When we grew up, we didn’t really have any ‘take away’ places and the only ‘fast food’ we knew, it was the food made by our Mums and Babushkas. It was always the food with few ingredients, probably not always healthy (but what sort of  ‘fast food’ is?), but always comforting and delicious! These pancakes are in that ‘fast food’ range. And you don’t need to wait for Pancake Day to have it really, it’s perfect any time, when you crave for the comfort food.

Potato pancakes / Druniki



4 potatoes, peeled

4 tablespoons plain floor

2 eggs, lightly beaten

salt to taste

vegetable oil for frying

soured cream for serving


  1. You can grate finely, coarselyor mince the potatoes by hand, or you can simply put it in a food processor and blitz it until it becomes fine mass without any big pieces (imagine you blend the soup, so the consistency of the potatoes should be like that).
  2. Add the eggs, flour, salt and mix thoroughly to avoid lumps.
  3. In a pan pour oil, wait until its hot (but not burning!), put potato mixture with a spoon. Fry each side until brown, flip. The pancakes brown rather quickly, so do not walk away very far from the pan, keep an eye on them.
  4. When the pancakes are cooked put then on kitchen towel to drain the excess of the oil. Serve meanwhile they are hot, on its own or preferably with soured cream.

Potato Pancakes

Chilli & Lemony Pork Medallions

Who would’ve thought that a combination of lemon and chilli goes surprisingly well with pork medallions. With minimum preparation this quick and easy dish is perfect for a mid-week supper or even an impromptu dinner party.



(Original recipe came from ‘Delicious’ magazine)


4-6 medallions (depending on the size)

2 tablespoons olive oil

1 red chilli, deseeded and finely sliced

150ml dry white wine

juice of 1/2  lemon

200ml tub half-fat crème fraîche

handful of chopped chives or spring onion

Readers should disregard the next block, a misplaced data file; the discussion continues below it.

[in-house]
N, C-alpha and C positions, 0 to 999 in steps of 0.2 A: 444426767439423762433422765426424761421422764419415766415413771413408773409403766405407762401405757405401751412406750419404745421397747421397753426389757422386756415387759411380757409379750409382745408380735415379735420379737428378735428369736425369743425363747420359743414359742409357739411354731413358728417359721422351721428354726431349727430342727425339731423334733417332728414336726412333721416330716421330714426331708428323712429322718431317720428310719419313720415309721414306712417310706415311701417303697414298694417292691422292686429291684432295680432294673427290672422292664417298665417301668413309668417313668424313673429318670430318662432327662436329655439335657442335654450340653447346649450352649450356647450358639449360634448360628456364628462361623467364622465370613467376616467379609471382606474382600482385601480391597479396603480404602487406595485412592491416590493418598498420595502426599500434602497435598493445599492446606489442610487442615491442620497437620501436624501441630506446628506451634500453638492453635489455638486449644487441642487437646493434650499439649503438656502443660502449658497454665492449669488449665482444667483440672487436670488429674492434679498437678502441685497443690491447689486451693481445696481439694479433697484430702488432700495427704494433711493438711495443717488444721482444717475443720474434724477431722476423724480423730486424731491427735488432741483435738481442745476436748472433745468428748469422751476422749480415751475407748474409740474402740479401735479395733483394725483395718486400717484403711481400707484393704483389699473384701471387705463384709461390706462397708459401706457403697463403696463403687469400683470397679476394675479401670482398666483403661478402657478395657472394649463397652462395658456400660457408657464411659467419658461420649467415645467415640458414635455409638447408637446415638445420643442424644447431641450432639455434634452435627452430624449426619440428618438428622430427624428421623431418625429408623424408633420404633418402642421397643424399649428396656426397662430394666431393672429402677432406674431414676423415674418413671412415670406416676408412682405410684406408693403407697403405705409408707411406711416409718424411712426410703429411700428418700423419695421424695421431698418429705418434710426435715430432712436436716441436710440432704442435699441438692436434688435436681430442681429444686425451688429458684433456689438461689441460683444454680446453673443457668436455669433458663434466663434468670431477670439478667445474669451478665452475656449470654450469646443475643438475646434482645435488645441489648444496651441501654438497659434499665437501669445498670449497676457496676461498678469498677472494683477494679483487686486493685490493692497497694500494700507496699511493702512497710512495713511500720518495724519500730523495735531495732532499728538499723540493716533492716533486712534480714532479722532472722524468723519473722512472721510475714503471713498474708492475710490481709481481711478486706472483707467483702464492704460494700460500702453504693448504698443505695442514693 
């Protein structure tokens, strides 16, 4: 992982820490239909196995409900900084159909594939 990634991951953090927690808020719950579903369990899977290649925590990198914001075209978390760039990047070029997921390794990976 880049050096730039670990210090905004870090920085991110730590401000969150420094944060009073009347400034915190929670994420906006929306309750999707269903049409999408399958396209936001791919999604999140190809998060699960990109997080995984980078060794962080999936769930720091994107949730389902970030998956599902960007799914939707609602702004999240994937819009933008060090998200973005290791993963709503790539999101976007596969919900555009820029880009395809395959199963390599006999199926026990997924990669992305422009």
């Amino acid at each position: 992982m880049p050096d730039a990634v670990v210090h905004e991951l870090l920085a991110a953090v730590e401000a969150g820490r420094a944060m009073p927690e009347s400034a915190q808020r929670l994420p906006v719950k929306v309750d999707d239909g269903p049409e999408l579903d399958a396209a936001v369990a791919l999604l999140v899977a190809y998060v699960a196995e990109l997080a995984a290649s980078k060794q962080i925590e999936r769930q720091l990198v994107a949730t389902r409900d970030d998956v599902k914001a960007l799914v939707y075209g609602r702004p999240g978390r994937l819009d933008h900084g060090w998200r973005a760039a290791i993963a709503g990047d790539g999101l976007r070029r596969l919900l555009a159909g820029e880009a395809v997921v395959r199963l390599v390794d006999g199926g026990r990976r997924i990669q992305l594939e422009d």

salt and pepper to taste


1. Bash each pork medallion with a rolling pin to flatten out, season all over. Heat half the oil in a large frying pan over a high heat, add the pork and fry about 5 minutes on each side.  Remove with a slotted spoon, set aside, cover over with the foil and leave it to rest aside.

2. Add the chilli to the pan and cook, stirring, for 1 minute. Pour in the wine and bubble until reduced by half, then stir in the lemon juice and crème fraîche. Reduce the heat and simmer the sauce for 5 minutes, until thickened slightly.

3. Serve pork medallions with any of your preferred accompaniment, such as rice, potatoes, pasta. (We had it with sweet potato mash). Divide the pork and sauce between the plates and sprinkle each with a few of the chopped chives or spring onions.




According to Wikipedia, Shakshuka is a dish of eggs poached in a sauce of tomatoes, chilli peppers and onions, often spiced with cumin. It is believed to have a Tunisian origin. The first time I heard about it, was on Ottolenghi’s TV cooking show. Thing is, I remember my grandma used to cook something very similar but without chillies and with some pre-cooked potatoes. Using up all the leftovers we called it ‘Poor Man’s Breakfast’.

It is warming and comforting, ideal for mornings or days when you are not up for a great culinary challenge. We had it with Soda Bread and it was a perfect match.



3 tablespoons extra-virgin olive oil

1 large onion, finely chopped

1 large red bell pepper, seeded and thinly sliced

1 medium hot chilli pepper, finely chopped

3 garlic cloves, finely chopped

1 teaspoon ground cumin

1 teaspoon sweet paprika

5 large tomatoes, chopped

4 eggs

Salt & Pepper

Bread to serve


1. Heat oil in a large skillet over medium-low heat. Add onion and bell pepper. Cook gently until very soft, about 20 minutes. Add garlic and cook until tender, 1-2 minutes; stir in cumin and paprika, and cook 1 minute. Pour in tomatoes and season with 3/4 teaspoon salt and 1/4 teaspoon pepper; simmer until tomatoes have thickened, about 10 minutes.

2. Gently crack eggs into skillet over tomatoes. Season with salt and pepper. Cover skillet with a lid and leave it cooking until eggs are just set, 5 to 7 minutes. Sprinkle with some fresh herbs, feta cheese or serve with hot sauce, if you wish, but definitely with some crusty bread to scoop up delicious sauce.